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The Pitfalls of Prediction

The criminal justice system should take advantage of the latest scientific developments to make reliable predictions.
National Institute of Justice Journal
Date Published
February 26, 2013
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Thinkstock (see reuse policy).

Editor's Note: This article was presented to seven law enforcement agencies that were developing predictive policing programs.

Prediction is common in everyday life. We make predictions about the length of our morning commute, the direction of the stock market, and the outcomes of sporting events. Most of these common-sense predictions rely on cognitive shortcuts — or heuristics — that shape our expectations of what is likely to occur in the future. But these heuristics are not necessarily true; they rely on cognition, memory and sensory impressions rather than a balanced analysis of facts. Consequently, they can result in biased predictions.

The challenge of predicting the future has always been at the heart of the criminal justice system. Judges weigh the risks of releasing those who are convicted of a crime to probation, police agencies try to anticipate where officers should be deployed to prevent future crime, and victims wrestle with the uncertain odds of being revictimized.

There is a long history of research on prediction in criminology and criminal justice, and two developments are helping the criminal justice system improve its ability to make reliable, scientific predictions. First, more and more jurisdictions are accumulating rich data and are getting better at linking across their data sources. Second, a growing set of sophisticated analytic prediction tools is available to help agencies make decisions about future events, unknown risks and likely outcomes.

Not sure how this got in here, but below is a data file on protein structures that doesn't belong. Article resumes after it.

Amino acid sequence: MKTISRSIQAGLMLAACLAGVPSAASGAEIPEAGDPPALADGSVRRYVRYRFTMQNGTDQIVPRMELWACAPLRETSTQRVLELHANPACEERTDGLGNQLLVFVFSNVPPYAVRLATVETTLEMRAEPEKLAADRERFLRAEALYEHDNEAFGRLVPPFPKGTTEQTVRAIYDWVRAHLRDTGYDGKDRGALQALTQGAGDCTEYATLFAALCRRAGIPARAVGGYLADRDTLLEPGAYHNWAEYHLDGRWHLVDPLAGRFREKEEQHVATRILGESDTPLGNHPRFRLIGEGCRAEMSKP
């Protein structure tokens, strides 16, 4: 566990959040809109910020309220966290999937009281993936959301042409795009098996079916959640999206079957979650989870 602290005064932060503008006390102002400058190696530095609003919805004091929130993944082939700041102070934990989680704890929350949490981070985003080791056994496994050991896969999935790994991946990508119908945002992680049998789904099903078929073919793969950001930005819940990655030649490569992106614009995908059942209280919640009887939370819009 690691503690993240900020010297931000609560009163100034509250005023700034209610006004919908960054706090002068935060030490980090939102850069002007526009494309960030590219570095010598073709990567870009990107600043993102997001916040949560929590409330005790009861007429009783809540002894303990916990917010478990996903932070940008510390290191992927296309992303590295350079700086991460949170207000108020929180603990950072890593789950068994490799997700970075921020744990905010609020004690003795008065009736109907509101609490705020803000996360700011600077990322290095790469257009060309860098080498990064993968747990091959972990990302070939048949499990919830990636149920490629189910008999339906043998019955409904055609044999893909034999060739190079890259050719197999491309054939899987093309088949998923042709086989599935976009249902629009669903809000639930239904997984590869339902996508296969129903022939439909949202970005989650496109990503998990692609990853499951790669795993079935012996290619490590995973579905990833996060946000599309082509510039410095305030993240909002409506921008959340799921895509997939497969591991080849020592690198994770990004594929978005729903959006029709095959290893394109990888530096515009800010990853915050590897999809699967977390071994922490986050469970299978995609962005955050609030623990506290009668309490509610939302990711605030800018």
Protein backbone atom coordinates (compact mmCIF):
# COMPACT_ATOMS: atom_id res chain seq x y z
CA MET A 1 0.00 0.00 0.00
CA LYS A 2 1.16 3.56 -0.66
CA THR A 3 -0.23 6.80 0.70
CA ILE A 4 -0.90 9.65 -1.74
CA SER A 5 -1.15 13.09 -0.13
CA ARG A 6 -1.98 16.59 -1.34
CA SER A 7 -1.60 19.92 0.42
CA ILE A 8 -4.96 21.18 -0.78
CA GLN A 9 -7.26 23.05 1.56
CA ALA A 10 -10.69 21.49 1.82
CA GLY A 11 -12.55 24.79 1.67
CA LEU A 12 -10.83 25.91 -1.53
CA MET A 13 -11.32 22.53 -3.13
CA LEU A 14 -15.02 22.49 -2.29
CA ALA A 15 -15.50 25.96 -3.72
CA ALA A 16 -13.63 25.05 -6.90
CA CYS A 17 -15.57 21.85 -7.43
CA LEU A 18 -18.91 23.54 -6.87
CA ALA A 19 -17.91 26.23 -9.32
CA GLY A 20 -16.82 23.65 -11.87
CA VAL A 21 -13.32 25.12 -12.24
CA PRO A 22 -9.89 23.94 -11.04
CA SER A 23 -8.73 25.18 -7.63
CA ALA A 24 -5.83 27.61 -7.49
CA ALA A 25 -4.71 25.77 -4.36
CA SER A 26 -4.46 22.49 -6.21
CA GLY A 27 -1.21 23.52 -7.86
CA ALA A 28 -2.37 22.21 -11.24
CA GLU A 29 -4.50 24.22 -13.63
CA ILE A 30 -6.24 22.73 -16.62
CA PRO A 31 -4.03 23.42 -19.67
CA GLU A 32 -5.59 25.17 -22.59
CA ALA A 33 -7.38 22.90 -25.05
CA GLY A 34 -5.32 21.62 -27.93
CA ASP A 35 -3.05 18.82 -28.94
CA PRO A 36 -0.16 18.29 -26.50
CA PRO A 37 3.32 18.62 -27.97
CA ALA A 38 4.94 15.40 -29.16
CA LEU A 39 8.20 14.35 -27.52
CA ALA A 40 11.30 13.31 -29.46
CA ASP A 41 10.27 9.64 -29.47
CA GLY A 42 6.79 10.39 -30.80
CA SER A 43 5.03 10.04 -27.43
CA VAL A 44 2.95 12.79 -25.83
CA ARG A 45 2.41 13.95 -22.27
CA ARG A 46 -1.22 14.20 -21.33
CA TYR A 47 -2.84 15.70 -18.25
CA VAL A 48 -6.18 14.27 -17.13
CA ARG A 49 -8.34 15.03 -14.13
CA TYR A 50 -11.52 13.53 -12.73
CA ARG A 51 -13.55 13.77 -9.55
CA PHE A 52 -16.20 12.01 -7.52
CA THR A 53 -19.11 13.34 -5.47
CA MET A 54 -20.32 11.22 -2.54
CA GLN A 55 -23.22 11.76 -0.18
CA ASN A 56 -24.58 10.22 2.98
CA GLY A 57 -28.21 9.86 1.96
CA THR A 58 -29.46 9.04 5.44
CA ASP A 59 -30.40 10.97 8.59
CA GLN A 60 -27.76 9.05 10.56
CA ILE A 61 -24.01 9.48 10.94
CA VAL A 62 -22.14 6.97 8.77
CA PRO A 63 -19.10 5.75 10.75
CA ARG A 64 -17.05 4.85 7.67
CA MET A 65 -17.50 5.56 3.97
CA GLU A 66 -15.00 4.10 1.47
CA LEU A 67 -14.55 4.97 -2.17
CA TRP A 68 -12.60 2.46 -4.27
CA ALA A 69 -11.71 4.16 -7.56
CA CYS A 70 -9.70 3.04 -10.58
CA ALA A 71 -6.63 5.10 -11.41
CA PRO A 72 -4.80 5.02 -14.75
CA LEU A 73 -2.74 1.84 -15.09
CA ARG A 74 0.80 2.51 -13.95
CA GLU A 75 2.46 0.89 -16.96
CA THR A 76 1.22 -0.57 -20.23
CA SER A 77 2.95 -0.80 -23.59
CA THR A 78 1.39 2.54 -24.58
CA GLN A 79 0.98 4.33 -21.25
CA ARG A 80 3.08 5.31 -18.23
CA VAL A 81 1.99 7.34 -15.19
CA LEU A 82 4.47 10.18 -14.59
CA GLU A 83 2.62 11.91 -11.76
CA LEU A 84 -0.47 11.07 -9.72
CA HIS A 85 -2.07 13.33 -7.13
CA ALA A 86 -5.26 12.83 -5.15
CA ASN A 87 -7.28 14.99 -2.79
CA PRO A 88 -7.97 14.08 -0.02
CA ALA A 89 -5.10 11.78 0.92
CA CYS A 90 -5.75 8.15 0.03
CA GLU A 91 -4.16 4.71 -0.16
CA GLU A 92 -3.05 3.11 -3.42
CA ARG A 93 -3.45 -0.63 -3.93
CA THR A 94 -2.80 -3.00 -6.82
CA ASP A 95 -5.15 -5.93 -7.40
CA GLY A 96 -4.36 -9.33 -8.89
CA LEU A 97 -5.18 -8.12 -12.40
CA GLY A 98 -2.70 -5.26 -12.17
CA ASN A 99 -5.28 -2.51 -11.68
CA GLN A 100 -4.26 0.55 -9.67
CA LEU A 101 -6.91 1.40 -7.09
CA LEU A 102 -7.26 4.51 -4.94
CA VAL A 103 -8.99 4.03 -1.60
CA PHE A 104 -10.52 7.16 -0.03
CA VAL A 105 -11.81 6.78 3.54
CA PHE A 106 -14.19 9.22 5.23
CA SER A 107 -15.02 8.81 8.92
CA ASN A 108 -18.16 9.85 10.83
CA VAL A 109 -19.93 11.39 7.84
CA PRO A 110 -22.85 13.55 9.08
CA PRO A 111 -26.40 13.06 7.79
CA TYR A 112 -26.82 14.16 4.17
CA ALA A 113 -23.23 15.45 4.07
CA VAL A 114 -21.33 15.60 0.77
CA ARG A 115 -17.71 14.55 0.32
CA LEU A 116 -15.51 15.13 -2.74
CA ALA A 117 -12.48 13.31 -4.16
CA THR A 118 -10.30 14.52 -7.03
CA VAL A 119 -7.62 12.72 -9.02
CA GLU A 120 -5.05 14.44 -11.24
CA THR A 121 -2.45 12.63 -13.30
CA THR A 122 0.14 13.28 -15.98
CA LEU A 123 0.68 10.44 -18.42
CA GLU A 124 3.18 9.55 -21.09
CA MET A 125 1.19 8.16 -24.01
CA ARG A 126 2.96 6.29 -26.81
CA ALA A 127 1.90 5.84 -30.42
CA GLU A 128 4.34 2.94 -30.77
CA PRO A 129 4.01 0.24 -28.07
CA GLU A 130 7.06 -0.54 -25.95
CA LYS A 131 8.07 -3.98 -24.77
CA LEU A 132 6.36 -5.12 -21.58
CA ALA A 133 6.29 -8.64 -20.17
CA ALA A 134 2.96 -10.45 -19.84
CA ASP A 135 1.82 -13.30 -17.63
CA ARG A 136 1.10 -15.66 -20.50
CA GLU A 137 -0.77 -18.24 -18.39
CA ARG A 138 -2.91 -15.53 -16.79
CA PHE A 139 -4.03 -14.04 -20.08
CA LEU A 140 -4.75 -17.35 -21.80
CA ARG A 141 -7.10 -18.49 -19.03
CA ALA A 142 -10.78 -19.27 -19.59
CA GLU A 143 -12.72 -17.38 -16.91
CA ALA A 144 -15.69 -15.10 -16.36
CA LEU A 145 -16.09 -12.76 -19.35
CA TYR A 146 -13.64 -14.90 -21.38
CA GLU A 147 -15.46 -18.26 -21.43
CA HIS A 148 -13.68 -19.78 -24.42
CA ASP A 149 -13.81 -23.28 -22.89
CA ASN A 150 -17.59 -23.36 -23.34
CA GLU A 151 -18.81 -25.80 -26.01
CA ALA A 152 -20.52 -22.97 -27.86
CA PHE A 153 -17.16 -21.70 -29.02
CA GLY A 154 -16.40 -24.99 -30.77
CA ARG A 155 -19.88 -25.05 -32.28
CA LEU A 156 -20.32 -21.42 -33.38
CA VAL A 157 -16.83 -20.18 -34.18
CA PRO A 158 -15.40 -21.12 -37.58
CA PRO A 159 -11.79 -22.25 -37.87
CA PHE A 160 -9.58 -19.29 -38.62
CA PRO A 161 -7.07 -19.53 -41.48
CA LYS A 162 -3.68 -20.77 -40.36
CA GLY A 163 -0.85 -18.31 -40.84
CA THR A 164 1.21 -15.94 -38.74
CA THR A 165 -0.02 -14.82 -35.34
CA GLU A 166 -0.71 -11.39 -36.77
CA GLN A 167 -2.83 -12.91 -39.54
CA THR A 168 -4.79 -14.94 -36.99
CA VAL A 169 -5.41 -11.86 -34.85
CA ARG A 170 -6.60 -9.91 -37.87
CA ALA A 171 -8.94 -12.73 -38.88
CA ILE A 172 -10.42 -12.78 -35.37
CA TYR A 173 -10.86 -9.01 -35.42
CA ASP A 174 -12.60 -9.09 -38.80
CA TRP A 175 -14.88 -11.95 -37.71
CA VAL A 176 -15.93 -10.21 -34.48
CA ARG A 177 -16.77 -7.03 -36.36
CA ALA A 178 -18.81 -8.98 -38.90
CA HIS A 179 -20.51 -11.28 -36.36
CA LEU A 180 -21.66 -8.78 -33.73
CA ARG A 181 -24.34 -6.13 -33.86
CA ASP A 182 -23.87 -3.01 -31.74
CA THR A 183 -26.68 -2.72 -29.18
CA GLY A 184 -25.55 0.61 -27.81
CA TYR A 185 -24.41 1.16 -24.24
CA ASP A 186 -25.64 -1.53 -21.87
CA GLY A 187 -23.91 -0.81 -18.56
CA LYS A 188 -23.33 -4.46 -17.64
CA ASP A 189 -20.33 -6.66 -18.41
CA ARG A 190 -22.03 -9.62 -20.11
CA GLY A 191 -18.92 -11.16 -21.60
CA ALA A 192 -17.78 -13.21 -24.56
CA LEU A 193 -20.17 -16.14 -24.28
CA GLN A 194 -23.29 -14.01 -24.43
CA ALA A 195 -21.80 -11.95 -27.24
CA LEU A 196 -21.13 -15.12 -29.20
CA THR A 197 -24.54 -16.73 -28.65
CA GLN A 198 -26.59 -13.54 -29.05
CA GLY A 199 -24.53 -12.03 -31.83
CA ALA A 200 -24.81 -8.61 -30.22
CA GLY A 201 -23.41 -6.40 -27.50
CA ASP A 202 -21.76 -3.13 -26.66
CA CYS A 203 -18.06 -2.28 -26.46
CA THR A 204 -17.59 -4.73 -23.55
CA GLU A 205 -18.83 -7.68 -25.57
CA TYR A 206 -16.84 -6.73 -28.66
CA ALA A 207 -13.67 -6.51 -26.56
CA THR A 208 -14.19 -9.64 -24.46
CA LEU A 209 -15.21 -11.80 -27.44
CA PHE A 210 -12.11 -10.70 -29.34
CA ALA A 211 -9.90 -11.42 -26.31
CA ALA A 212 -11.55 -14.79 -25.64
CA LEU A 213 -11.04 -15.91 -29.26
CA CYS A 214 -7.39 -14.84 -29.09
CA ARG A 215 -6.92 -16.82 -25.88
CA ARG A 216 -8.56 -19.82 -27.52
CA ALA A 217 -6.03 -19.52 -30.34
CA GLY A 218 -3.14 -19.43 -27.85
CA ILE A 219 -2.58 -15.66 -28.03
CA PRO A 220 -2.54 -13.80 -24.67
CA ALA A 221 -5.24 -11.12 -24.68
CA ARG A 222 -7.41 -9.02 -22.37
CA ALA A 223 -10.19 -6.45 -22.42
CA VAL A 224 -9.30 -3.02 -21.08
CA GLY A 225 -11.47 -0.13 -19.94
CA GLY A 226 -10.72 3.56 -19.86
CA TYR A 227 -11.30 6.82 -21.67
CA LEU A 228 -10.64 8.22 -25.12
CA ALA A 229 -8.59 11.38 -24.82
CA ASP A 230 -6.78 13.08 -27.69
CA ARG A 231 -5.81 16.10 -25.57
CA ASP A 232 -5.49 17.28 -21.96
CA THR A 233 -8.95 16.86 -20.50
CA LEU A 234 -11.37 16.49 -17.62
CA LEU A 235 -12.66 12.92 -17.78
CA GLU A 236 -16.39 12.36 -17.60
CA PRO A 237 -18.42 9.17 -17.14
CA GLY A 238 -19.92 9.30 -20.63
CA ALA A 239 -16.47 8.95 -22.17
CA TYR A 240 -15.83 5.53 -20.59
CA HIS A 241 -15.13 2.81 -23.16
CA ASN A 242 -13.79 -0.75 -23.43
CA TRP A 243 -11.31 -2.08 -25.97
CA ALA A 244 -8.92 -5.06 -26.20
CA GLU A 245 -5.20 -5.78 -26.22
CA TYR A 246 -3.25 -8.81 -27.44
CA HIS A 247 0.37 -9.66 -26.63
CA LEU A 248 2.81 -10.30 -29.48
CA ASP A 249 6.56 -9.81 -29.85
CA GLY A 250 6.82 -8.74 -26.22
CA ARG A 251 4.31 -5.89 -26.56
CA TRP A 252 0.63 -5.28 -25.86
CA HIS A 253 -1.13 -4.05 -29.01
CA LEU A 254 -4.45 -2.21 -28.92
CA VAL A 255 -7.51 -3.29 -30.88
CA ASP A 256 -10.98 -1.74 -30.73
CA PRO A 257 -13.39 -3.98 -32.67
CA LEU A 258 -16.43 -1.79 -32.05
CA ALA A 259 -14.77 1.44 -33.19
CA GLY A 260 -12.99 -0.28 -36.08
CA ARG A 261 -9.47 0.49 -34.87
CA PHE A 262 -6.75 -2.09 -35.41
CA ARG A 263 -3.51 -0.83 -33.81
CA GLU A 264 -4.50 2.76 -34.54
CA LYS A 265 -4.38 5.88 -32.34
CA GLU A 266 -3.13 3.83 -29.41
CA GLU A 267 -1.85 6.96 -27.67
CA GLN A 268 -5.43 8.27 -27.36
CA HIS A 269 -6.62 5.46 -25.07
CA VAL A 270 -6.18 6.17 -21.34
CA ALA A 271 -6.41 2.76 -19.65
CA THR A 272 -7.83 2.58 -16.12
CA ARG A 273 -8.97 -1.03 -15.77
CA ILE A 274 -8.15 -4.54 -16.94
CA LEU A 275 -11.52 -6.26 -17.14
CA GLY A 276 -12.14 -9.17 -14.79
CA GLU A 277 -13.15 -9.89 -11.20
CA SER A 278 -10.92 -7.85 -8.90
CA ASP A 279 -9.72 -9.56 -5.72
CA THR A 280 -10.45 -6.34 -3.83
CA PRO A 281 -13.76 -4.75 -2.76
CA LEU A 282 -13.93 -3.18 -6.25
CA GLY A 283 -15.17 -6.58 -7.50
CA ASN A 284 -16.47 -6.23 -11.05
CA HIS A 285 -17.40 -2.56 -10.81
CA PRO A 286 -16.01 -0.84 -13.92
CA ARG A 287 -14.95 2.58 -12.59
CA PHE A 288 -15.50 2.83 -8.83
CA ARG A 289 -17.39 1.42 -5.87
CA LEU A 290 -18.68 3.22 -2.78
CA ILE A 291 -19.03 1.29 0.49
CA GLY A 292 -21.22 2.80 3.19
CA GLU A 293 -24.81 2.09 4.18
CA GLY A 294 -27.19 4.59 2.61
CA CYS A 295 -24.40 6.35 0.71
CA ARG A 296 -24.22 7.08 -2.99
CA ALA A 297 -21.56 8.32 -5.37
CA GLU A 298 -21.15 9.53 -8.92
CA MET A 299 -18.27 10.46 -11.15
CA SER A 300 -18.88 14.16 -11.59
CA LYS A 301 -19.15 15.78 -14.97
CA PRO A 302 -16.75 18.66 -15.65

Practitioners can now combine expert assessment with data-driven prediction models to discern how much risk a person on probation poses, determine whether a pair of illicit drug transactions signals the emergence of a drug market, or project whether crime will increase or decrease during the next month. More and more, police departments are using forecasting tools as a basis for formal predictive policing efforts; these statistical prediction methods inform their prevention strategies so they can anticipate rather than react to crime.[1]

Although the science of prediction continues to improve, the work of making predictions in criminal justice is plagued by persistent shortcomings. Some stem from unfamiliarity with scientific strategies or an over-reliance on timeworn — but unreliable — prediction habits. If prediction in criminal justice is to take full advantage of the strength of these new tools, practitioners, analysts, researchers and others must avoid some commonplace mistakes and pitfalls in how they make predictions.

Pitfall #1: Trusting Expert Prediction Too Much

Using data and computers to predict or help experts predict shows promise, but the pace of adoption has not matched that promise. Why? Perhaps we trust ourselves more than we trust machines.

For example, more than 30 years ago, Stanford scientists developed a pathbreaking, computer-based medical expert system that could synthesize patient features and therapeutic options.[2] The system, called MYCIN, outperformed practitioners in selecting the right antibiotic treatments. Despite MYCIN's demonstrated success and similar kinds of computer-based prediction successes, we still do not see these systems being used in our doctors' offices. Some researchers have found that physicians have "a high regard for their own decision-making ability and are afraid of any competition from computers."[3]